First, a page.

MTR readers may be surprised to learn that there are six serious proposals to remove urban highways in New York, New Jersey, and Connecticut.
Though the size, location, and economic situation of the host cities varies, all the projects aim to remove highways that bisect urban life and redevelop them into, well, cities, with things like housing, streets, parks, and offices.
The six projects are the Sheridan Expressway in the South Bronx, Route 5 in Buffalo, I-81 in Syracuse, Route 29 in Trenton, Route 34 in New Haven, and I-84 in Hartford. Right now, all but Route 5 in Buffalo (which is under litigation) are in the study phase. This situation begs the question: which project will win the “Race to Removal” gold medal? Below MTR offers an update on each project, along with speculation about who will win.
A Pratt Center rendering of future development on the Sheridan footprint.
Swapping the Sheridan in the South Bronx
There is the long discussed plan to remove the Sheridan Expressway in the South Bronx and replace it with 28 acres of parks and housing. Advocacy by the Southern Bronx River Watershed Alliance, which includes Tri-State, Pratt Center, Sustainable South Bronx, Nos Quedamos, Youth Ministries for Peace and Justice and Mothers on the Move, successfully inserted the community plan into NYSDOT’s study of ways to increase access to Hunts Point market. The study is now reviewing four alternatives, two of these would remove the Sheridan.
Will it win the gold? It’s possible, but the silver is more likely. This project is on a good track, and NYSDOT Commissioner Astrid Glynn could use the Sheridan’s removal to step up her smart growth game, which so far has been rather passive. Recent design changes, strong community backing, and a blossoming interest in smart growth statewide also bode well for the teardown plan. The project is not moving rapidly however. It was first conceived in the mid-’90s (see MTR #s 124 and 181); the first step in the environmental review process was in 2003, the full environmental review did not start until last summer, and NYSDOT officials have said the study will not be complete until 2010. In other words, it may succeed, but it will take a few more years.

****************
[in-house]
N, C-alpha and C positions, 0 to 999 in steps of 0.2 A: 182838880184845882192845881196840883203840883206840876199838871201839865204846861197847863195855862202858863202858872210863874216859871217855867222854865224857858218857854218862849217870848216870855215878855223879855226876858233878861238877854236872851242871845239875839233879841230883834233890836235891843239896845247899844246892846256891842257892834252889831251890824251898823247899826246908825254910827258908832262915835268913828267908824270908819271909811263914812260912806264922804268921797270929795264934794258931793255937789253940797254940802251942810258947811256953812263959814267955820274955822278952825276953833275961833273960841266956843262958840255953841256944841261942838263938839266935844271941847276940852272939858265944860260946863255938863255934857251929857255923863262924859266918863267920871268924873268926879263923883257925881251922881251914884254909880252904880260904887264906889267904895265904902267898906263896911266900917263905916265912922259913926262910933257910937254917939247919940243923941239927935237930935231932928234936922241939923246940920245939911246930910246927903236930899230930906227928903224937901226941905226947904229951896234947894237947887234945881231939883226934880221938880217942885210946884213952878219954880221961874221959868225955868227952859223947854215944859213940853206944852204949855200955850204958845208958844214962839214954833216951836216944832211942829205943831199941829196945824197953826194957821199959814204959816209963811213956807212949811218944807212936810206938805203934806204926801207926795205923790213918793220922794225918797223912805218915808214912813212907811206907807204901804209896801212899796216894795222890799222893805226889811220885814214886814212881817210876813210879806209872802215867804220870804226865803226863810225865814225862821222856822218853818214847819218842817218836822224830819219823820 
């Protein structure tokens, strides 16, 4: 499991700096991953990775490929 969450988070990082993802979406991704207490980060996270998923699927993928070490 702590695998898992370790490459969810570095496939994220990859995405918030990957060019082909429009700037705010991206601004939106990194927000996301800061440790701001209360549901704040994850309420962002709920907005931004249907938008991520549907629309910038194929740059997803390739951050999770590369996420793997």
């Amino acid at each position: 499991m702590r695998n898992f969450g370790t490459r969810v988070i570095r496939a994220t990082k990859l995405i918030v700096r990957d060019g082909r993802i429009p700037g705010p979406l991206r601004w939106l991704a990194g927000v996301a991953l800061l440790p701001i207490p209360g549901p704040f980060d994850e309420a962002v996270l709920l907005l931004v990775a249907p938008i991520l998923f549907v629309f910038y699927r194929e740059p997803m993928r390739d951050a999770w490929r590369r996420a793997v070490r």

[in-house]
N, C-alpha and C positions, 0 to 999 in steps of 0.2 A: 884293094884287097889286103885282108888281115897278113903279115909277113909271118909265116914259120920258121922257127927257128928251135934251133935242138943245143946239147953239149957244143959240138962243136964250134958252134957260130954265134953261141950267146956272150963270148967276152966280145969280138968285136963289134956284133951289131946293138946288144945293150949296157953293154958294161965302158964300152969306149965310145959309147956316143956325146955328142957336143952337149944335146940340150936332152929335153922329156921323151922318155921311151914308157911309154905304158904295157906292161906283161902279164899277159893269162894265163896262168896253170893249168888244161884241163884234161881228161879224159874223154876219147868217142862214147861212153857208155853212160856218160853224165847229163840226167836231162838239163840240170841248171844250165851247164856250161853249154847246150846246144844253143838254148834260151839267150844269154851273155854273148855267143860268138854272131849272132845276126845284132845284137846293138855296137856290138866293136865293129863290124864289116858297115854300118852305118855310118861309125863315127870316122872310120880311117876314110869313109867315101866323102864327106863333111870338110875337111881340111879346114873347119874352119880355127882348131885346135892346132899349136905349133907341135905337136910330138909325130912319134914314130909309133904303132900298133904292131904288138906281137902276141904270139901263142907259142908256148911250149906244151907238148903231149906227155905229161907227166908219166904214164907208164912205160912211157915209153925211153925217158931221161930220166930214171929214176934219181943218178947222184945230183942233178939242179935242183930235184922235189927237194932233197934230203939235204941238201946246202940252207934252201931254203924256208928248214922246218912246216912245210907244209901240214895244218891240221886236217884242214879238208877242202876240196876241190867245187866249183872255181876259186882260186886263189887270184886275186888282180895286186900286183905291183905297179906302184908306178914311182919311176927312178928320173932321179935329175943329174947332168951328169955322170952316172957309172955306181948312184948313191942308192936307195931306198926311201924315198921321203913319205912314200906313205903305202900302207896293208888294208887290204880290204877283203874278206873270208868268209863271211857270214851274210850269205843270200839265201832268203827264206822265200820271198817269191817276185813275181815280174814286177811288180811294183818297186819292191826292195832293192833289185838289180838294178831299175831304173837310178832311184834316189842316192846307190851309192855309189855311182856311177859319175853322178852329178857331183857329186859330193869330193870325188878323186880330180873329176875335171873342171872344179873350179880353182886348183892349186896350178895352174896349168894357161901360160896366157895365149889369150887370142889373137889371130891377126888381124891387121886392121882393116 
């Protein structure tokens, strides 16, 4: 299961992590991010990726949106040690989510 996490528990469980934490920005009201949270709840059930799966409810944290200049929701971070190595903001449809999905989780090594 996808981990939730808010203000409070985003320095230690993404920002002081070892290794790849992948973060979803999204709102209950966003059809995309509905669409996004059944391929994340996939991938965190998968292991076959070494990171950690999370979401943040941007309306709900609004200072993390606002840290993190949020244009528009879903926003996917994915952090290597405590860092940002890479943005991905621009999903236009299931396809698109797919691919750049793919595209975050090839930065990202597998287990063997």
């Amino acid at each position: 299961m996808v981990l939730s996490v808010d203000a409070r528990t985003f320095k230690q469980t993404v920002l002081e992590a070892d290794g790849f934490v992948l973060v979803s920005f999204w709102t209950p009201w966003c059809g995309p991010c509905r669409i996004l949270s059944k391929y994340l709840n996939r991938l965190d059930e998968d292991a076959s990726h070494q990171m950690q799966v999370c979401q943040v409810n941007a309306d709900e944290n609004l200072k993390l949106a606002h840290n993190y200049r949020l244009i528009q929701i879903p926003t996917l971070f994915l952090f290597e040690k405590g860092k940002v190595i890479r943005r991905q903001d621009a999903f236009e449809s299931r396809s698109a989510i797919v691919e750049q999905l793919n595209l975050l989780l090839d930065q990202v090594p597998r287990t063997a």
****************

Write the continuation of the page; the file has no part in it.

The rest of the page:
Battling in Buffalo
After years of study, the NYS DOT recently began the construction phase of a project to keep the berm-style elevated Route 5 roadway instead of replacing it with an at-grade boulevard that would increase access to Lake Erie. In response, Buffalo Niagara Riverkeeper, city council members, and recreation groups sued the agency in January, hoping to win modifications to the plan. The boulevard design, which would run from the Buffalo Skyway to Union Ship Canal, would open 77 acres for waterfront development and create the same number of jobs as the elevated alternative.
A billboard in Buffalo evokes a famous Ronald Reagan quote to call for the transformation of Route 5 into a boulevard.
Bizarrely, the first phase of construction involves knocking down part of the roadway only to rebuild it again at a taller height. Equally frustrating, according to Riverkeeper executive director Julie Barrett O’Neil, is that NYSDOT was supportive of the boulevard design until the very last minute. The group also notes in a press release that an elevated Route 5 would work against efforts to eventually remove the nearby Skyway. In December 2006, Congress for the New Urbanism, Center for Neighborhood Technology, and Smart Mobility studied traffic patterns along the corridor and found that its low traffic volumes could easily be accommodated on a surface street. For more on this project, see this excellent video and Riverkeeper’s website.
Will it win the gold? The project may not win the gold medal, but the staff of Buffalo Niagara Riverkeeper should receive one for their hard work and advocacy. » Continue reading…